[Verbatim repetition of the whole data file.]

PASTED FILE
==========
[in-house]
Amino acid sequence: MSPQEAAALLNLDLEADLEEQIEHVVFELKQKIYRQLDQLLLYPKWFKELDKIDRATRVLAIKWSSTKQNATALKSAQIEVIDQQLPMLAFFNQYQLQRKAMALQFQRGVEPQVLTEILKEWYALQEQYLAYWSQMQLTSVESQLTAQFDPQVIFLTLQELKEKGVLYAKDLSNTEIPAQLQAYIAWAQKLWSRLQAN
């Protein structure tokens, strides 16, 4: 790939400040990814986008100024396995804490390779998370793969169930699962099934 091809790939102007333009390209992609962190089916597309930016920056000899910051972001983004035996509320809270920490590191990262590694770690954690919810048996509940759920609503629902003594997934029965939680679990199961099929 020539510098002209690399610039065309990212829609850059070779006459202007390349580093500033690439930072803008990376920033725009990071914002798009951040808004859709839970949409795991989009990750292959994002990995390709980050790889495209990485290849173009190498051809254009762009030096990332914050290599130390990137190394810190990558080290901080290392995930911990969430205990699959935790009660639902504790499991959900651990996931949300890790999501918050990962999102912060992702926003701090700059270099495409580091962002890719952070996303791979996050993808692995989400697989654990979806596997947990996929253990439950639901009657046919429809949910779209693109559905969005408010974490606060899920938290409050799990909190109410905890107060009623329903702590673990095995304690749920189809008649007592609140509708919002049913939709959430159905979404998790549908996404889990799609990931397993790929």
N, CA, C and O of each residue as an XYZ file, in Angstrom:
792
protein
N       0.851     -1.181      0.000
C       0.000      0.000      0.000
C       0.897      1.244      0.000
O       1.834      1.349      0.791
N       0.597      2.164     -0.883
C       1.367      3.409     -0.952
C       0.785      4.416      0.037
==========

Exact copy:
[in-house]
Amino acid sequence: MSPQEAAALLNLDLEADLEEQIEHVVFELKQKIYRQLDQLLLYPKWFKELDKIDRATRVLAIKWSSTKQNATALKSAQIEVIDQQLPMLAFFNQYQLQRKAMALQFQRGVEPQVLTEILKEWYALQEQYLAYWSQMQLTSVESQLTAQFDPQVIFLTLQELKEKGVLYAKDLSNTEIPAQLQAYIAWAQKLWSRLQAN
């Protein structure tokens, strides 16, 4: 790939400040990814986008100024396995804490390779998370793969169930699962099934 091809790939102007333009390209992609962190089916597309930016920056000899910051972001983004035996509320809270920490590191990262590694770690954690919810048996509940759920609503629902003594997934029965939680679990199961099929 020539510098002209690399610039065309990212829609850059070779006459202007390349580093500033690439930072803008990376920033725009990071914002798009951040808004859709839970949409795991989009990750292959994002990995390709980050790889495209990485290849173009190498051809254009762009030096990332914050290599130390990137190394810190990558080290901080290392995930911990969430205990699959935790009660639902504790499991959900651990996931949300890790999501918050990962999102912060992702926003701090700059270099495409580091962002890719952070996303791979996050993808692995989400697989654990979806596997947990996929253990439950639901009657046919429809949910779209693109559905969005408010974490606060899920938290409050799990909190109410905890107060009623329903702590673990095995304690749920189809008649007592609140509708919002049913939709959430159905979404998790549908996404889990799609990931397993790929």
N, CA, C and O of each residue as an XYZ file, in Angstrom:
792
protein
N       0.851     -1.181      0.000
C       0.000      0.000      0.000
C       0.897      1.244      0.000
O       1.834      1.349      0.791
N       0.597      2.164     -0.883
C       1.367      3.409     -0.952
C       0.785      4.416      0.037